Character types

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Character types

  1. 1. Mr.Jordan | English 11 & 12 Types of Characters in Literature
  2. 2. Character Types In fictional literature, authors use many different types of characters to tell their stories. Different types of characters fulfill different roles in the narrative process, and with a little bit of analysis, you can usually detect some or all of the types below. Major or central characters are vital to the development and resolution of the conflict. In other words, the plot and resolution of conflict revolves around these characters. Minor characters serve to complement the major characters and help move the plot events forward.
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  4. 4. Dynamic Characters Dynamic - A dynamic character is a person who changes over time, usually as a result of resolving a central conflict or facing a major crisis. Most dynamic characters tend to be central rather than peripheral characters, because resolving the conflict is the major role of central characters.
  5. 5. Static Characters Static - A static character is someone who does not change over time; his or her personality does not transform or evolve.
  6. 6. Round Character Round - A rounded character is anyone who has a complex personality; he or she is often portrayed as a conflicted and contradictory person.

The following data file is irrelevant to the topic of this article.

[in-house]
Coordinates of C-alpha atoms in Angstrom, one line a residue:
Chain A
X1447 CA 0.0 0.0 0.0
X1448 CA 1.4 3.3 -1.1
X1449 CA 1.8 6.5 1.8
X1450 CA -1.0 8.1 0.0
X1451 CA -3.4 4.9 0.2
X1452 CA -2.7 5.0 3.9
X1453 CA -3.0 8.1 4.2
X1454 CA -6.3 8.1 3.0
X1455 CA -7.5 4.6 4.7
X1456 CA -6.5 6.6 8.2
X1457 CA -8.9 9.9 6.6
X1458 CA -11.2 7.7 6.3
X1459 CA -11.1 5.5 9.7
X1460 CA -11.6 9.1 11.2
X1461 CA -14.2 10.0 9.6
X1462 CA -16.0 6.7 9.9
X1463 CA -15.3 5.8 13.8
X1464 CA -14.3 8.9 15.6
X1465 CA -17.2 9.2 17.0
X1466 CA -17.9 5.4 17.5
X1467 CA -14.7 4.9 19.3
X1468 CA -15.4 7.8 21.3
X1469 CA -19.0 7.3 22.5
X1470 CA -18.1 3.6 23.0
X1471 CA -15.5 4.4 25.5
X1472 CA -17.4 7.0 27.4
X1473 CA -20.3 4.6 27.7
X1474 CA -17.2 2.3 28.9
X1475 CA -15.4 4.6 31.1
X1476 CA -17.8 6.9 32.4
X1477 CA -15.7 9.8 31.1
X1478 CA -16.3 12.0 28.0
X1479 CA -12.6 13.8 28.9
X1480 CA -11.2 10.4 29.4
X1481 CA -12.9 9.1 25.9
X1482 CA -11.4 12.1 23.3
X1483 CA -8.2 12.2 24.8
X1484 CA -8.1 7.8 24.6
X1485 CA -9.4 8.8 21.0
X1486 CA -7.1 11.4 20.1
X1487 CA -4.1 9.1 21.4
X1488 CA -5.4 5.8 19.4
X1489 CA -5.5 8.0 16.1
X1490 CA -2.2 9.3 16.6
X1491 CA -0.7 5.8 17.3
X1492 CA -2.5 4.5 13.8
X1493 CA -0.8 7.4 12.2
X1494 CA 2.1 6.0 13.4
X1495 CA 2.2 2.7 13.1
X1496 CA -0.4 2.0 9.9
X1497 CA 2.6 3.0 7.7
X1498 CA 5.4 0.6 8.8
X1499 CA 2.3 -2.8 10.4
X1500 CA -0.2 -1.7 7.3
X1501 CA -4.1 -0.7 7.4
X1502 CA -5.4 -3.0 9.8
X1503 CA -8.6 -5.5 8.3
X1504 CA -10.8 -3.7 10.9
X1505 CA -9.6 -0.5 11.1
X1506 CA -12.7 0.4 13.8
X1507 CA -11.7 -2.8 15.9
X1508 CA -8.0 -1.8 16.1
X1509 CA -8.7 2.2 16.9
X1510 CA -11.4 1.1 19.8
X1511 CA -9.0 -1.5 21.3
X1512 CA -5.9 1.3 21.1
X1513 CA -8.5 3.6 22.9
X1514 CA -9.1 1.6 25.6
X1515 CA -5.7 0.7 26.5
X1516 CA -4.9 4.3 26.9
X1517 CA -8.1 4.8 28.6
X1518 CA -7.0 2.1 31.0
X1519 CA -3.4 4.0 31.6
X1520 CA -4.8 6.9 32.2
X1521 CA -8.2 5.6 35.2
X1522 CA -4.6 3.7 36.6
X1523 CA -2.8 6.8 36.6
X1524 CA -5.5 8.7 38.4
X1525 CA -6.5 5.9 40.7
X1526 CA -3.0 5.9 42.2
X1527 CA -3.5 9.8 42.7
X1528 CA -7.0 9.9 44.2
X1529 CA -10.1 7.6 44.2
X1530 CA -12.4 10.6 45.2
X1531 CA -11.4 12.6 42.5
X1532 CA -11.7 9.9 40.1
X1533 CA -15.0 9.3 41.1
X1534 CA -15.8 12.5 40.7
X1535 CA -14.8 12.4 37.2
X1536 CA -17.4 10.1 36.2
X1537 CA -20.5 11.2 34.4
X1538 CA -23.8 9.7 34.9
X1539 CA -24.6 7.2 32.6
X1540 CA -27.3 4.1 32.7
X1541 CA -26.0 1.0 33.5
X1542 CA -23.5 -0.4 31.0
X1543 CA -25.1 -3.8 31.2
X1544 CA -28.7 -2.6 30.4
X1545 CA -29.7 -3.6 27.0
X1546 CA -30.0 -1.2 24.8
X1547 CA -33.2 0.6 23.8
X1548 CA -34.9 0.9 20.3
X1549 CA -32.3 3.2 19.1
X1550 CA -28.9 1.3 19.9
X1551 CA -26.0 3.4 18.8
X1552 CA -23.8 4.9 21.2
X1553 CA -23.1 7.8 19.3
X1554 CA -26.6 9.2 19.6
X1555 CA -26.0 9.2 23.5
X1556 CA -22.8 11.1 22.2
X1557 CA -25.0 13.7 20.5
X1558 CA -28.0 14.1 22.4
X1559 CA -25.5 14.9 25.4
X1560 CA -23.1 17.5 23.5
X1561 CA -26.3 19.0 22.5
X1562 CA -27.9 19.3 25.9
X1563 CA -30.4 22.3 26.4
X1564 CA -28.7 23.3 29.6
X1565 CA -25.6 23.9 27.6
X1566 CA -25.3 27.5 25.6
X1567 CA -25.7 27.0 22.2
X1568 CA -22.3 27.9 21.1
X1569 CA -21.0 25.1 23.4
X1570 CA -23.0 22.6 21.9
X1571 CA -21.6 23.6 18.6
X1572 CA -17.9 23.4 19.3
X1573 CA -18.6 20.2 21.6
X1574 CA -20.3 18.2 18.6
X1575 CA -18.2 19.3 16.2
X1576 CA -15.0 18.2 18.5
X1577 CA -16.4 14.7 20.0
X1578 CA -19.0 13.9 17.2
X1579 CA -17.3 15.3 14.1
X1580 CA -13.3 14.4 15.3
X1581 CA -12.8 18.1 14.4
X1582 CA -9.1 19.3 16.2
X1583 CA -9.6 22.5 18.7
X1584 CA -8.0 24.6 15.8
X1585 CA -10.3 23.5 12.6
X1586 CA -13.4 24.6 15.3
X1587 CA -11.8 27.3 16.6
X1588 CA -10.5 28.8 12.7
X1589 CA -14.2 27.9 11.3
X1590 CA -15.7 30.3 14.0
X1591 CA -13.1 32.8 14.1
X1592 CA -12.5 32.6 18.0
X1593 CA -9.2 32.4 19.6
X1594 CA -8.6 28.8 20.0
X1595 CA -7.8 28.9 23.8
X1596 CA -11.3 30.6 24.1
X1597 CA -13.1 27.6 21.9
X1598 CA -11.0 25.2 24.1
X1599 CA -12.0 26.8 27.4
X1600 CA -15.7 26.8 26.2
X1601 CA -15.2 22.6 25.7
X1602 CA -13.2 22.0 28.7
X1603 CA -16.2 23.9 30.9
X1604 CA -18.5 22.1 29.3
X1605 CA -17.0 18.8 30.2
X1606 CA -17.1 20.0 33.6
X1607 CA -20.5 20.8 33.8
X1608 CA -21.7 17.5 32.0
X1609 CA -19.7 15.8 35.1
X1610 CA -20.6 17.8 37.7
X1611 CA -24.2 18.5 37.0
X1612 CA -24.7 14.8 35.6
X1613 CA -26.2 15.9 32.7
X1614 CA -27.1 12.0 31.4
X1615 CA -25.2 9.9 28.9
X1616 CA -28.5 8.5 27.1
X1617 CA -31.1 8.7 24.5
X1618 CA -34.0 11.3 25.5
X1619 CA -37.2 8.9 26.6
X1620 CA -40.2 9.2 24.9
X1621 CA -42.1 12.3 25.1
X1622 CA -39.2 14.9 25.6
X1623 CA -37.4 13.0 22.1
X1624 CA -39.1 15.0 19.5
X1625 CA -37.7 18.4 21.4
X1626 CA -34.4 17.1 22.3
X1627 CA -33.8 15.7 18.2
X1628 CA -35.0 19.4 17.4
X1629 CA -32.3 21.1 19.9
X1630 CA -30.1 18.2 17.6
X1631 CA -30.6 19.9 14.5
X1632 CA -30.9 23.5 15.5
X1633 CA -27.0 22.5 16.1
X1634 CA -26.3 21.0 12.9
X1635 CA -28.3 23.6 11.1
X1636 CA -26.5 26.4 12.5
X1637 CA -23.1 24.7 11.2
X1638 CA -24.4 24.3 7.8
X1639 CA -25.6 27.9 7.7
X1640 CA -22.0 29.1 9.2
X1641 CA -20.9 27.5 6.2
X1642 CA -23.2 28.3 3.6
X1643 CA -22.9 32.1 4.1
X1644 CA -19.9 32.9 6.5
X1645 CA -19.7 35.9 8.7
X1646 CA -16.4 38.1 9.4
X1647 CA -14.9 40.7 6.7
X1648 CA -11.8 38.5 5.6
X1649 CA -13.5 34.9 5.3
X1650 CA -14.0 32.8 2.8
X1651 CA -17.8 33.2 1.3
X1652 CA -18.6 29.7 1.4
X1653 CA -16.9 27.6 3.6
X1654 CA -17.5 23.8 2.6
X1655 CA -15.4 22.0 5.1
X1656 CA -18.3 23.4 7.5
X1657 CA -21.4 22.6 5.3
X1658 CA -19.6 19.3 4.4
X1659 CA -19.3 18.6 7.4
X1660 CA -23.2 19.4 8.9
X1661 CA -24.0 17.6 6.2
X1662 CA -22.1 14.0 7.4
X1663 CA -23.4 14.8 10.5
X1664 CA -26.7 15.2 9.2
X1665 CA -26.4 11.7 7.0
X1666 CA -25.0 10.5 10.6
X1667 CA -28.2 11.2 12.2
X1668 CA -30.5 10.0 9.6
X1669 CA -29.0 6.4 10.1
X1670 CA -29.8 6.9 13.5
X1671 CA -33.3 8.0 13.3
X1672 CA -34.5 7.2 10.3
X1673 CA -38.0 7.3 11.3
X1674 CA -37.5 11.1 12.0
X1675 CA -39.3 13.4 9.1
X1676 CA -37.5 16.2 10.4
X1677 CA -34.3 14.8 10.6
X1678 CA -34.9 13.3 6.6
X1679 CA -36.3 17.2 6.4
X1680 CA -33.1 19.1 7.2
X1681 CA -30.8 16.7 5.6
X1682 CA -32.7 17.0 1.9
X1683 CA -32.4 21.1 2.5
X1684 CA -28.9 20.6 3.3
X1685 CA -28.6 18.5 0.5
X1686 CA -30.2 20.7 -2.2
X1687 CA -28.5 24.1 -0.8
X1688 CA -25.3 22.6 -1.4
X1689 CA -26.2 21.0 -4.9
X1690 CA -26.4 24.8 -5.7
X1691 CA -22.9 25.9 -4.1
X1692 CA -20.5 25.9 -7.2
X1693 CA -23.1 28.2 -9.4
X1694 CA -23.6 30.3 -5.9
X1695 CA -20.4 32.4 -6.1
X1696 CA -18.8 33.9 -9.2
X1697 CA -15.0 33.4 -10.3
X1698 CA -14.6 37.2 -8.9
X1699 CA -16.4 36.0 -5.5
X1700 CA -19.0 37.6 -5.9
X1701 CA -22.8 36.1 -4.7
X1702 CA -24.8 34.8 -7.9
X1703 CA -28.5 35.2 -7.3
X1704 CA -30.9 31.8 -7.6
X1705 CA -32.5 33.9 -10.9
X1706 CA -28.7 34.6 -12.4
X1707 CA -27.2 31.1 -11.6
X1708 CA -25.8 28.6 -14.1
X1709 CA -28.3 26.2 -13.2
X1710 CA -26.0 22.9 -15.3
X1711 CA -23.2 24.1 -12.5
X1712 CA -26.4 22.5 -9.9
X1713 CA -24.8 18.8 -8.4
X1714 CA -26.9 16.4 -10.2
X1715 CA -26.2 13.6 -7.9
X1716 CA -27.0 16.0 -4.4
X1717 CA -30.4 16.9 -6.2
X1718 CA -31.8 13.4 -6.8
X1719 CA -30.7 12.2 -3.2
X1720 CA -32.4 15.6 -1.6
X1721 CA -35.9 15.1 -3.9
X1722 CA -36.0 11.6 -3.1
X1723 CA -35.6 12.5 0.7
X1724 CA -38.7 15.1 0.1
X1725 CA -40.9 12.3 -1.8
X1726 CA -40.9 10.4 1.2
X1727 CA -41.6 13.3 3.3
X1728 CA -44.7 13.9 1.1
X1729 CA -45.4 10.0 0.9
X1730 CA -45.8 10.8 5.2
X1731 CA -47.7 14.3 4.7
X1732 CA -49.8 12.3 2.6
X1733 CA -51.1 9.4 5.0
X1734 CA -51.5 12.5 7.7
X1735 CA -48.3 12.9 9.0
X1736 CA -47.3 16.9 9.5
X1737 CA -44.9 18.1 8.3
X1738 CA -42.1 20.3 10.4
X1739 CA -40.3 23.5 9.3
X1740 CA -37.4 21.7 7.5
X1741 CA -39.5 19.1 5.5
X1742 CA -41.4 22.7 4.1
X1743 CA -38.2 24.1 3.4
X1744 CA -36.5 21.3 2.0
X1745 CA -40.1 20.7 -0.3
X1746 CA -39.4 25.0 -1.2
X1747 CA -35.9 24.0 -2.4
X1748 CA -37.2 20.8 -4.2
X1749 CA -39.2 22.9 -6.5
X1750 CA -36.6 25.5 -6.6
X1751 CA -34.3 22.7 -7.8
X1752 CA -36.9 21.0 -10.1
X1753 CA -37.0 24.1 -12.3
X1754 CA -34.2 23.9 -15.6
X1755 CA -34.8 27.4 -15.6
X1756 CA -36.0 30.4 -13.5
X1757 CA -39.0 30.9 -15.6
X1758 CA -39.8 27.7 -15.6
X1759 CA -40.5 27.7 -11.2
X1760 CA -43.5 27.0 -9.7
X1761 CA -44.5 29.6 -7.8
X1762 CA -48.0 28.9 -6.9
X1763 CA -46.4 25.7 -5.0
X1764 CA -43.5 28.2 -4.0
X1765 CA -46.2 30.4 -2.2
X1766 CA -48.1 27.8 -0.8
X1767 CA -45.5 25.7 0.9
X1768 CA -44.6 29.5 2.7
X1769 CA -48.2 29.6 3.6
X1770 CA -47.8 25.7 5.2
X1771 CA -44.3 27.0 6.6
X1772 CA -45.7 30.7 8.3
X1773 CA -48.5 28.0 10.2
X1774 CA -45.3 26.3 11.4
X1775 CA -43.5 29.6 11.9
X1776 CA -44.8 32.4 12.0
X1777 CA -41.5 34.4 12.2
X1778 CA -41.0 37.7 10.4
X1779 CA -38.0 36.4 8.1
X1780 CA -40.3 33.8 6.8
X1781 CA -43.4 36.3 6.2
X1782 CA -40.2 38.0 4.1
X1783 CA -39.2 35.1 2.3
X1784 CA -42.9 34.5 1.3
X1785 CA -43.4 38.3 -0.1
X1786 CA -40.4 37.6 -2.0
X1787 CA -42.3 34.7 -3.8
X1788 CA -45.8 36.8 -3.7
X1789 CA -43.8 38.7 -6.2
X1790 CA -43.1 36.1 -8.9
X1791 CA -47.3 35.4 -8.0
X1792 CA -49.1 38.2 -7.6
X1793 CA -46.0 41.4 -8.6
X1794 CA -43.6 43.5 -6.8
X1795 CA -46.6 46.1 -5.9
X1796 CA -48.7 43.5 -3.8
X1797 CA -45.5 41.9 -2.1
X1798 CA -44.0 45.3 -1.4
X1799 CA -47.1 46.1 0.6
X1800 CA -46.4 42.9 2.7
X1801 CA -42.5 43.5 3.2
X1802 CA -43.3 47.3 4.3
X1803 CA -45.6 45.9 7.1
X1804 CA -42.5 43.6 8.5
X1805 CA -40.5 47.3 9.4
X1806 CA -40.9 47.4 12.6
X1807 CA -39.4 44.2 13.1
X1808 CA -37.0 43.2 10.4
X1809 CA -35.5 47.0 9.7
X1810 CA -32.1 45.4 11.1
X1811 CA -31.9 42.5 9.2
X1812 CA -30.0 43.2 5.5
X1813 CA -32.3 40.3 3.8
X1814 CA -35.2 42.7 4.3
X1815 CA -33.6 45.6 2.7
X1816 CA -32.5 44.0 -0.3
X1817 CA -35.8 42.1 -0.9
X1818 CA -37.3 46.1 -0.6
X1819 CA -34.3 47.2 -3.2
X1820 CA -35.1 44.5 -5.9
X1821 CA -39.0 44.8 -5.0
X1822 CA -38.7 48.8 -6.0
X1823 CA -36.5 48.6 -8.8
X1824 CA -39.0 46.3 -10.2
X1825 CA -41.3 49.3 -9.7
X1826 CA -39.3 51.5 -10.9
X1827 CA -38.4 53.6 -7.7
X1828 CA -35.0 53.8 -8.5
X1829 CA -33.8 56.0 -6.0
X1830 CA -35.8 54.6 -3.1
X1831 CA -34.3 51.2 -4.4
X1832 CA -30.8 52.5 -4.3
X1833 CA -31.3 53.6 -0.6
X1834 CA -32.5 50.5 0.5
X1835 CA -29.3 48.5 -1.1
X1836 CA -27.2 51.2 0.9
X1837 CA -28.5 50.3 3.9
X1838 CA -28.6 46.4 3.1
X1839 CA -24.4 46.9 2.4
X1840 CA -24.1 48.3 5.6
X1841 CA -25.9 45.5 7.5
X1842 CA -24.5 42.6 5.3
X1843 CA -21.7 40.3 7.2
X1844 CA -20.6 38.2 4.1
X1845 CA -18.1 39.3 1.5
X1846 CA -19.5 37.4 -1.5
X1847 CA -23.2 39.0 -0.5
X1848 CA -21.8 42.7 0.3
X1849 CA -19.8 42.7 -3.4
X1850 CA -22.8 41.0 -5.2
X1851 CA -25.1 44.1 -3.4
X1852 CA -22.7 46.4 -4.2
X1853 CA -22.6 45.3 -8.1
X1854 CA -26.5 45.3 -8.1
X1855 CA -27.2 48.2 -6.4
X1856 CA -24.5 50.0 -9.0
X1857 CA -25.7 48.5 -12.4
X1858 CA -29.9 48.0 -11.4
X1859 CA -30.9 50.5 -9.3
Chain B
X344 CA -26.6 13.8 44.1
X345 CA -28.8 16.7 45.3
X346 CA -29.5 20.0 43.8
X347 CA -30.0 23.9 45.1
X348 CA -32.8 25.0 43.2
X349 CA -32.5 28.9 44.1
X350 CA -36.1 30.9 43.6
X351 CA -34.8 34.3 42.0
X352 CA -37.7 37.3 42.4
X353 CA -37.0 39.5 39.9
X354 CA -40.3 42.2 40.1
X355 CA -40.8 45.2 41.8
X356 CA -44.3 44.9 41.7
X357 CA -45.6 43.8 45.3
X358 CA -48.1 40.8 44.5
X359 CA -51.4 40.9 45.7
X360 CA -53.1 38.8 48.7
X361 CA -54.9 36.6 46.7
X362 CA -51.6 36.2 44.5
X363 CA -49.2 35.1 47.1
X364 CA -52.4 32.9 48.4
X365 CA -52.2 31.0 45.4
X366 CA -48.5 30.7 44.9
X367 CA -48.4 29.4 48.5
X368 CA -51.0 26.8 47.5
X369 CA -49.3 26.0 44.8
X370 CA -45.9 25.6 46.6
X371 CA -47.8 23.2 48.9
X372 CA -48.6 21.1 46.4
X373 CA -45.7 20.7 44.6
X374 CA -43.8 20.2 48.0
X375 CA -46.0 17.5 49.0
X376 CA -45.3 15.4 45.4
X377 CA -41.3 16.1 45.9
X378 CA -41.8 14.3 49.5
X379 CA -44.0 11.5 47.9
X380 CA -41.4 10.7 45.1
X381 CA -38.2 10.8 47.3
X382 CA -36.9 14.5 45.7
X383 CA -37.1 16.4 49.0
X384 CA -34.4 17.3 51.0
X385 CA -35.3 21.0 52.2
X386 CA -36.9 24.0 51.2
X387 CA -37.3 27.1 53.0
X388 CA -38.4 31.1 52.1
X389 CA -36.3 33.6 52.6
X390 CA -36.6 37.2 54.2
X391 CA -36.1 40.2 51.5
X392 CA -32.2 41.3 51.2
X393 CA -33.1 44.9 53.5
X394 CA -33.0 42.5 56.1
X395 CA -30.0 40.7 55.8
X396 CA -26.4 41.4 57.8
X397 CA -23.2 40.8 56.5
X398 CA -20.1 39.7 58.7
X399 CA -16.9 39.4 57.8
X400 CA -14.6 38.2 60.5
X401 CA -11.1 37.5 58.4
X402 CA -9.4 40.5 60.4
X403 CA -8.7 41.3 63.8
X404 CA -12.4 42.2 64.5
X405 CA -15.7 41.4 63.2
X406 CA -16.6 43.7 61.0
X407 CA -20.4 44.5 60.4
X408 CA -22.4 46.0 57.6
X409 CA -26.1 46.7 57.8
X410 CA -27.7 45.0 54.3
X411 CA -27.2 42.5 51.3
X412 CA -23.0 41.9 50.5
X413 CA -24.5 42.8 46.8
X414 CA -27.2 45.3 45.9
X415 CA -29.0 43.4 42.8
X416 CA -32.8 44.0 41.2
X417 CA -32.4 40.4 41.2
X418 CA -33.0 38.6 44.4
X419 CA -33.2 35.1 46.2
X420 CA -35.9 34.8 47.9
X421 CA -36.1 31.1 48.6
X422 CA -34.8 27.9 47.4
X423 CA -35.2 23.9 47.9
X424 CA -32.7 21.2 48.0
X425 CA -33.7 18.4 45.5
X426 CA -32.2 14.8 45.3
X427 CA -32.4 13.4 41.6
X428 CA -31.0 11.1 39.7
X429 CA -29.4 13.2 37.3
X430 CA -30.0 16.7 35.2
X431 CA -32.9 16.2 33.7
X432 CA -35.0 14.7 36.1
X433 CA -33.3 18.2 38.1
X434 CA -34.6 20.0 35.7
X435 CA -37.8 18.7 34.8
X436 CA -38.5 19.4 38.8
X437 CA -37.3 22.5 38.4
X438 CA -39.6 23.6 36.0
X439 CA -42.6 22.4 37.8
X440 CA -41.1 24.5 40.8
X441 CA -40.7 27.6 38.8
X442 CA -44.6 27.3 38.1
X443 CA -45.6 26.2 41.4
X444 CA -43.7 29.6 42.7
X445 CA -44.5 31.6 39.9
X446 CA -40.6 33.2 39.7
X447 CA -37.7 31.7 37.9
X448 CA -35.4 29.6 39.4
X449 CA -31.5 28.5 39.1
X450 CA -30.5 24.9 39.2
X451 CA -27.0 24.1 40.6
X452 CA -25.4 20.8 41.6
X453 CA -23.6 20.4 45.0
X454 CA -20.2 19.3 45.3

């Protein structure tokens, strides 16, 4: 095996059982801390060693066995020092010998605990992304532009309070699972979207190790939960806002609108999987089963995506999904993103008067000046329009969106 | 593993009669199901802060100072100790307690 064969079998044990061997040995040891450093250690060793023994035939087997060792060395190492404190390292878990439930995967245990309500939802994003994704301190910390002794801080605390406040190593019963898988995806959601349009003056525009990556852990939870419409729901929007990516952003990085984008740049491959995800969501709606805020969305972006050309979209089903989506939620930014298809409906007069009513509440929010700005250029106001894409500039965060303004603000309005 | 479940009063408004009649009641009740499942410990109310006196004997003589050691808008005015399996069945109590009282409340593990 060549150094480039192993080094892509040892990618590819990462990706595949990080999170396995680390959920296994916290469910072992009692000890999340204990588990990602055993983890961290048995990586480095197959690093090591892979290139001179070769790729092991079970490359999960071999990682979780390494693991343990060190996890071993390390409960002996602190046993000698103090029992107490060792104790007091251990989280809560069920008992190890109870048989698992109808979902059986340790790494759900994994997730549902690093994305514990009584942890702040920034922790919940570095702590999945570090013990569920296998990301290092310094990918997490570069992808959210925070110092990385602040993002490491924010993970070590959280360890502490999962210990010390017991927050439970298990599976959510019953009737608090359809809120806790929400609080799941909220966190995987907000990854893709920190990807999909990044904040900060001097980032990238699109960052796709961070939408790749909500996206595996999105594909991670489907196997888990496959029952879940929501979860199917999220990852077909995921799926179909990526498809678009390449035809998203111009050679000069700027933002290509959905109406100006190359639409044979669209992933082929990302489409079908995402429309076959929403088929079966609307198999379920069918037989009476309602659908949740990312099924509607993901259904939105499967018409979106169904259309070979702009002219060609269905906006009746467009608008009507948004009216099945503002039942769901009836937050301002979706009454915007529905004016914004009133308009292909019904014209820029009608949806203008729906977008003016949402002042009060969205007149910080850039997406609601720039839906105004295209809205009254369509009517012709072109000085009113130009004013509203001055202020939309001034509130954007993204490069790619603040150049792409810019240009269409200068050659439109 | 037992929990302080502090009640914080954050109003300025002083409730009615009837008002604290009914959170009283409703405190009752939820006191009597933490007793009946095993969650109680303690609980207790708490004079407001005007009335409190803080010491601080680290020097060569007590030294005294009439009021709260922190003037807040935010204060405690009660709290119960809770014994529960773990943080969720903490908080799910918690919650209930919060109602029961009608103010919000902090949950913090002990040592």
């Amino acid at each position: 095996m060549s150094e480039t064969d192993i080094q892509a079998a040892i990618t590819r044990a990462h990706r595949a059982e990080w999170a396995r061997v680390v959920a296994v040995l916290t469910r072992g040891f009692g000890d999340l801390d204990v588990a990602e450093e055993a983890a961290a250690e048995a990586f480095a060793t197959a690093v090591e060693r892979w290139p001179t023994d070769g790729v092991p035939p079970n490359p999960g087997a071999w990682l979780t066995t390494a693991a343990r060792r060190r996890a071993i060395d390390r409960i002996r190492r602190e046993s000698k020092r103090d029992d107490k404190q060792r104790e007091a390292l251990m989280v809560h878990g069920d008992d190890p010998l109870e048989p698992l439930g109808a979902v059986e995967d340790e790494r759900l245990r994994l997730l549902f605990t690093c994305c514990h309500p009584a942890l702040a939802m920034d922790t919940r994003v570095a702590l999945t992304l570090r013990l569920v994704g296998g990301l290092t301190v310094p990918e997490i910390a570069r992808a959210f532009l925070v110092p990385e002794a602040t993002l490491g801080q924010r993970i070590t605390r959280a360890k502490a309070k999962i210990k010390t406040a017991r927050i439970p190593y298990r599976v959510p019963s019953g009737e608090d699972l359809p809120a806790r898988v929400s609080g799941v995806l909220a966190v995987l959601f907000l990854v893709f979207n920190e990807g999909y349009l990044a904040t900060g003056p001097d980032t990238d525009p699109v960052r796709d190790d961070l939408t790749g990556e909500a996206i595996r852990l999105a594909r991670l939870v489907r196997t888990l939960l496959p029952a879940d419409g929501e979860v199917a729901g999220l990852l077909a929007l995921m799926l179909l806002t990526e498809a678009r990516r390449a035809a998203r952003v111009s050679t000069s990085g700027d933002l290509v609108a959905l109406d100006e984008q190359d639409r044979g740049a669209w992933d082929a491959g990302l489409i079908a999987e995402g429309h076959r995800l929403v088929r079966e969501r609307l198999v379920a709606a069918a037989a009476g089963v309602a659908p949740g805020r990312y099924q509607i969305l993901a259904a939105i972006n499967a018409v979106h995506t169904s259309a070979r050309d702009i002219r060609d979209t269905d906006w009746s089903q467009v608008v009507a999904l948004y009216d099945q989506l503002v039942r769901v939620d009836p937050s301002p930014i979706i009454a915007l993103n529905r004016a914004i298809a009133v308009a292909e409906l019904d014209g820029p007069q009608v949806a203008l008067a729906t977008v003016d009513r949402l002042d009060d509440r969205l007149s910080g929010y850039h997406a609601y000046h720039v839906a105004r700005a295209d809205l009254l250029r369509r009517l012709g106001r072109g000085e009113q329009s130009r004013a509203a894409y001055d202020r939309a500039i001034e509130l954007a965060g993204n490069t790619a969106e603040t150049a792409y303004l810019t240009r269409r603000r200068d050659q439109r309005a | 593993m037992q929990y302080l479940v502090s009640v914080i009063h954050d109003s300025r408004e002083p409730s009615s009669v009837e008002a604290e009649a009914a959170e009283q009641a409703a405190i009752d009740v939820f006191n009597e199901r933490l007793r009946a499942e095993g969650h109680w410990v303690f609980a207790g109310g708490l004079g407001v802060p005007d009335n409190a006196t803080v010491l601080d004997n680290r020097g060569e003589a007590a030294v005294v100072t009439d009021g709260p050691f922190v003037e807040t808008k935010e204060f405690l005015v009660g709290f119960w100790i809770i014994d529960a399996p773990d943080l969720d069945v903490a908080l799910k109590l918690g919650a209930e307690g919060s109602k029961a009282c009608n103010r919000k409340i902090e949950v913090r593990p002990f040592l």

7. 7. Flat Character Flat - A flat character is the opposite of a round character. This literary personality is notable for one kind of personality trait or characteristic.
  8. 8. Stock Character Stock - Stock characters are those types of characters who have become conventional or stereotypical through repeated use in particular types of stories. Stock characters are instantly recognizable to readers or audience members (e.g. the femme fatale, the cynical but moral private eye, the mad scientist, the geeky boy with glasses, and the faithful sidekick). Stock characters are normally one-dimensional flat characters, but sometimes stock personalities are deeply conflicted, rounded characters (e.g. the "Hamlet" type).
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  10. 10. Protagonist The protagonist is the central person in a story, and is often referred to as the story's main character. He or she (or they) is faced with a conflict that must be resolved. The protagonist may not always be admirable (e.g. an anti-hero); nevertheless s/he must command involvement on the part of the reader, or better yet, empathy.
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  12. 12. Antagonist The antagonist is the character(s) (or situation) that represents the opposition against which the protagonist must contend. In other words, the antagonist is an obstacle that the protagonist must overcome.
  13. 13. Anti Hero A major character, usually the protagonist, who lacks conventional nobility of mind, and who struggles for values not deemed universally admirable. Duddy, in Mordecai Richler's The Apprenticeship of Duddy Kravitz, is a classic anti-hero. He's vulgar, manipulative and self- centered. Nevertheless, Duddy is the center of the story, and we are drawn to the challenges he must overcome and the goals he seeks to achieve.
  14. 14. Foil A foil is any character (usually the antagonist or an important supporting character) whose personal qualities contrast with another character (usually the protagonist). By providing this contrast, we get to know more about the other character.

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